Tidbits of Shelby County History
Arney and Dock, Part 2

This week’s article is a continuation of the story by Arney Strickland of his early school days at Paxton school.

In the fall of 1939, Dock and I entered the fifth grade with Miss Grace Johnson as our main teacher. We also had geography from Mrs. Bryan, I believe, and had to go to her classroom for that lesson. Somehow, I had not learned before that year that the earth is round; therefore, I was a bit skeptical when we learned that. Maybe we’d learned it earlier, but the information had not stuck with me. Also, Mr. Pew (not sure of the spelling) taught us arithmetic. I had to miss two weeks of school because I fell and broke my collar bone and was laid up for several days. During that time, the class began learning fractions, not just adding and subtracting but also multiplying and dividing. Somehow Mr. Pew didn’t realize I didn’t know what was going on in arithmetic, for when I wouldn’t understand how to work a problem, he would quickly show me how to do it and go on about his business. I was sure I had gone as far as possible in school, and I would have to drop out.

But during the year I learned Dock and I had learned more than most of our classmates. Miss Johnson gave final examinations at the end of the ear, but she exempted the best students from the finals and were allowed to leave the classroom for the day. We went to Dock’s home, just next door to the school, where Mrs. Watson fed us a great lunch and we played until I had to return to catch the bus to go home.

At the end of our fifth grade, it was announced that Edgefield Common School District would build a new school building for us. Somehow, the WPA, a government program, was to build it. The WPA provided jobs for unemployed people, which was the case of most of the parents of the children who attended Paxton School. It was arranged the district would do some work on an old building just east of “downtown” Paxton (which was referred to as the orphan’s home, a use that was never realized). So, after some workwas done on the building, we attended that school for the next two years, for our 6th and 7th grades. But Texas went to a twelve-grade public school requirement when we were supposed to begin the 7th grade; therefore, we were placed in the 8th grade, the last year of grammar school and never were classed as 7th graders.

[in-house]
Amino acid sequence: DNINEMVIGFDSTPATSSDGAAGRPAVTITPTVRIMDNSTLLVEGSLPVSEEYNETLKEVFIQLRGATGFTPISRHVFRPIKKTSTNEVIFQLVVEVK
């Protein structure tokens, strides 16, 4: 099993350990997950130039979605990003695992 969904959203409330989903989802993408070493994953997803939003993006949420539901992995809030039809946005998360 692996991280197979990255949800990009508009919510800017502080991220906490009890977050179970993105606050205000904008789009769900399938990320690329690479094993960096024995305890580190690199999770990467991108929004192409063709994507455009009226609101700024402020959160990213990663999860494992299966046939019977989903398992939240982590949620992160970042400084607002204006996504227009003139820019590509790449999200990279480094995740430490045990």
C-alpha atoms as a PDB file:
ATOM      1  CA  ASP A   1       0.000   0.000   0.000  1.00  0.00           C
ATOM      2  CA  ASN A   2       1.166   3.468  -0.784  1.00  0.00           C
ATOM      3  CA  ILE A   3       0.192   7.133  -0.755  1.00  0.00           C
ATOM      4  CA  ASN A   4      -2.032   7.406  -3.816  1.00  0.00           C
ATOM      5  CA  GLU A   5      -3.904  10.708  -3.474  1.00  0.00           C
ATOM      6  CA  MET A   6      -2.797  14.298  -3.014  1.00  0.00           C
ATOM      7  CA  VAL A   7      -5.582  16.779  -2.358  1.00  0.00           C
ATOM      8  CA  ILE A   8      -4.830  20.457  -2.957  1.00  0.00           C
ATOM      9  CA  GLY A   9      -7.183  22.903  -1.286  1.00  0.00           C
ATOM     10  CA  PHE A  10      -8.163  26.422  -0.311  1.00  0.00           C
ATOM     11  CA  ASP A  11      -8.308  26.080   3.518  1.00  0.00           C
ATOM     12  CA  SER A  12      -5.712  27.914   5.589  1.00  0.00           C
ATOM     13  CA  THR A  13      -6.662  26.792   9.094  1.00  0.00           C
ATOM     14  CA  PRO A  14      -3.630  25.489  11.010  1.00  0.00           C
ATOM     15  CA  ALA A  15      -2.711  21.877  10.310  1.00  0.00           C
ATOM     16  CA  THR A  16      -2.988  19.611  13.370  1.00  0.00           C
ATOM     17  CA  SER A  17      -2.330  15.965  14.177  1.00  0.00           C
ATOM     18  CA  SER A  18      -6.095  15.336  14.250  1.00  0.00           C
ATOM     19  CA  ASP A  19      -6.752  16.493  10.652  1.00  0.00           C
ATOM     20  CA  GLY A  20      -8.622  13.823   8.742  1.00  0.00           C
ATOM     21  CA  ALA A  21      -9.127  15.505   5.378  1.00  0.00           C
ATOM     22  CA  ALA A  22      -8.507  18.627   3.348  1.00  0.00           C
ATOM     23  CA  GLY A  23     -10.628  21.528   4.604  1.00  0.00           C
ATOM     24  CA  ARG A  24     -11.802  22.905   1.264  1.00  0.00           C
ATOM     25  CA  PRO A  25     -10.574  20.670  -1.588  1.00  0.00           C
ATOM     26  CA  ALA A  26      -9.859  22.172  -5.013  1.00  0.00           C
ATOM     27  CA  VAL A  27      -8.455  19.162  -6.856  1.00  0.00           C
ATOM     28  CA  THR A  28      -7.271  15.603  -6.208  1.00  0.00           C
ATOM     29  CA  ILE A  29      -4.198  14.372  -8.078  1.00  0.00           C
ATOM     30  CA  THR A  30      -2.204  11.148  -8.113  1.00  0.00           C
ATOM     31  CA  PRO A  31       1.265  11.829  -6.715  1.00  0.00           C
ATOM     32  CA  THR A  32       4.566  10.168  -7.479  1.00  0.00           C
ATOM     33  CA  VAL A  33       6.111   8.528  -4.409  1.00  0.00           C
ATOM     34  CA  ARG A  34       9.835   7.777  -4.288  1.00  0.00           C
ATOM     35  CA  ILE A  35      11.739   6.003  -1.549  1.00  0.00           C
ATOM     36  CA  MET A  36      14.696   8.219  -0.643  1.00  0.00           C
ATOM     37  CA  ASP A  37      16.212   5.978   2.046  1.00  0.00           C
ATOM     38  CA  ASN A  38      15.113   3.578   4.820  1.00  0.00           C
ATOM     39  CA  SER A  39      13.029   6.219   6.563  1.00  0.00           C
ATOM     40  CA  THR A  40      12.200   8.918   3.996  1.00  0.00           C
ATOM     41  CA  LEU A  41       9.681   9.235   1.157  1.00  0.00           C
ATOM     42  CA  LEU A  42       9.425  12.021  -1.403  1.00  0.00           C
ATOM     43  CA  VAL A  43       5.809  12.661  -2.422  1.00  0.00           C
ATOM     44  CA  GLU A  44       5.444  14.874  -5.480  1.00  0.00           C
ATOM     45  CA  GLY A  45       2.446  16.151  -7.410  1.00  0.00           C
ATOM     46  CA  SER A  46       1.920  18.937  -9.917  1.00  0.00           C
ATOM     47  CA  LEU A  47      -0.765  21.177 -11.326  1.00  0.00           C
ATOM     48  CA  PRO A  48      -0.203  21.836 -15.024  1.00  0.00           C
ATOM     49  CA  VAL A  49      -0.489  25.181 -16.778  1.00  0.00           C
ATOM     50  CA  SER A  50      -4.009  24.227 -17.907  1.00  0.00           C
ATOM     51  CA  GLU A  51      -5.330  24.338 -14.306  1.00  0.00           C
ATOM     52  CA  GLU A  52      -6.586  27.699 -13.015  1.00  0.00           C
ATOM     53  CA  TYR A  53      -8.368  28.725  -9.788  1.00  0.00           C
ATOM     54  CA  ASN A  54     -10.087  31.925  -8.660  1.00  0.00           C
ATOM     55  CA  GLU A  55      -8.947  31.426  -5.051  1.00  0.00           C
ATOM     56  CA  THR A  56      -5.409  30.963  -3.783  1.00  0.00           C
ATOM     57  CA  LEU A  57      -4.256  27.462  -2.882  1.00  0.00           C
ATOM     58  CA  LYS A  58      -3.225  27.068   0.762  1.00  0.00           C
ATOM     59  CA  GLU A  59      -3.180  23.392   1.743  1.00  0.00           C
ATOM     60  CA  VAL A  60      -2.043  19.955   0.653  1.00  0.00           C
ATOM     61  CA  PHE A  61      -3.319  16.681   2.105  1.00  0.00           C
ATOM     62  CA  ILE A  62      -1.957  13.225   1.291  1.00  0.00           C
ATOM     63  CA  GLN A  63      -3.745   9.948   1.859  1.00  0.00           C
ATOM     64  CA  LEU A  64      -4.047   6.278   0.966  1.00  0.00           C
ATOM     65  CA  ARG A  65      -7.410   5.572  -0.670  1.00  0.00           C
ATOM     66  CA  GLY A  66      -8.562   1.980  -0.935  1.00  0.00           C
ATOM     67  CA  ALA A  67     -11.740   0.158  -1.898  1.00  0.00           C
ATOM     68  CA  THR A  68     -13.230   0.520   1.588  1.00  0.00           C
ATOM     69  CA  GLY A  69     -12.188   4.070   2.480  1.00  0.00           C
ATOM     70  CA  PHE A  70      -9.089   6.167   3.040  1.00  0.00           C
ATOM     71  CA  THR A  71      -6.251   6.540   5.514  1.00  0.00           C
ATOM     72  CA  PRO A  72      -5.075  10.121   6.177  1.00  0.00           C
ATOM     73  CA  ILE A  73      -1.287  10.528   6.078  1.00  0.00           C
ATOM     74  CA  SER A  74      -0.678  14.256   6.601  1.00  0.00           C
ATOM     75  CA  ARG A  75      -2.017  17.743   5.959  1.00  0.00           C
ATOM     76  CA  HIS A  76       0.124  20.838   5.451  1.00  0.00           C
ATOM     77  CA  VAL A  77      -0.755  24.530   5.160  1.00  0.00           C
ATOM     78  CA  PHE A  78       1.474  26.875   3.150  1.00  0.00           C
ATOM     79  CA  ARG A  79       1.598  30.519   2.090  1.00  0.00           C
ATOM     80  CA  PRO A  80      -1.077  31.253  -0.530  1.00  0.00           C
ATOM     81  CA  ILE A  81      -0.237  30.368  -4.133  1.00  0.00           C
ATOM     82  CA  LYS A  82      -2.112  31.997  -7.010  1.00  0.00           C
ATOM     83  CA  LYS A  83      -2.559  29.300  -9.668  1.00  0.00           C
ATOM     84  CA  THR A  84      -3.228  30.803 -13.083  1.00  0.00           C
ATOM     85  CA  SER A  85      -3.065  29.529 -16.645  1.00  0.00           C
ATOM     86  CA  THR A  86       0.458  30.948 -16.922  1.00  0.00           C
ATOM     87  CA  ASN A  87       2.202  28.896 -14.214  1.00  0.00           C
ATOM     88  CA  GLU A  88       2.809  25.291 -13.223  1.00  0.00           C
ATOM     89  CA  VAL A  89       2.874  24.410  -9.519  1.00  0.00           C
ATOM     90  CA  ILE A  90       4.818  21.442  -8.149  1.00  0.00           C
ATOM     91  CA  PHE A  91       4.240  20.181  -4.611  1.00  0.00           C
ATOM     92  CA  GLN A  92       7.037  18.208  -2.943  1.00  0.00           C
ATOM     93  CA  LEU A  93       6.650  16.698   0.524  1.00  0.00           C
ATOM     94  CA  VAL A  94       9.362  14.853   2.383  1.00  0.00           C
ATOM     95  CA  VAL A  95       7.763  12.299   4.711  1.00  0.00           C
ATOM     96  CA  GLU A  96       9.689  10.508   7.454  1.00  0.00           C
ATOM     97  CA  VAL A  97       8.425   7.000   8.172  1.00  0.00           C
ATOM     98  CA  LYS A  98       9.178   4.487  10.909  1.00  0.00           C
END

We were fortunate enough to have Miss Johnson as our main teacher in the 6th grade. To pick up on my failing to learn fractions during the fifth grade, after Miss Johnson reviewed fractions with us it was clear to me, and I caught up with the class.

In this year, Paxton School qualified for the Federal Hot Lunch Program, which surely was aimed at schools where most of the students were from poor families. I don’t know how it was handled, but my siblings and I had to pay only 10 cents a week for five hot lunches. We could pay cash, or we could pay with various farm products: eggs, milk, vegetables, etc. All the students would line up and pass into our big assembly room, where we would find a plate of nourishing food for each student and the teachers. This was before public schools were careful about mixing religion and school. One student each day was designated to say the blessing before everyone sat down to eat. When everyone had finished, we would pass out of the assembly room for a period of recess before the afternoon classes resumed.

Just before Christmas vacation of 1940, Miss Johnson took all of us to the assembly room and taught us “Joy to the World”, a Christmas carol that has remained one of my favorites because she taught it to us. She didn’t return the next year because she went back to the university to finish her degree. During the summer of 1941, I received a postcard from her in which she wished brother Rudy and me a good school year of 1941.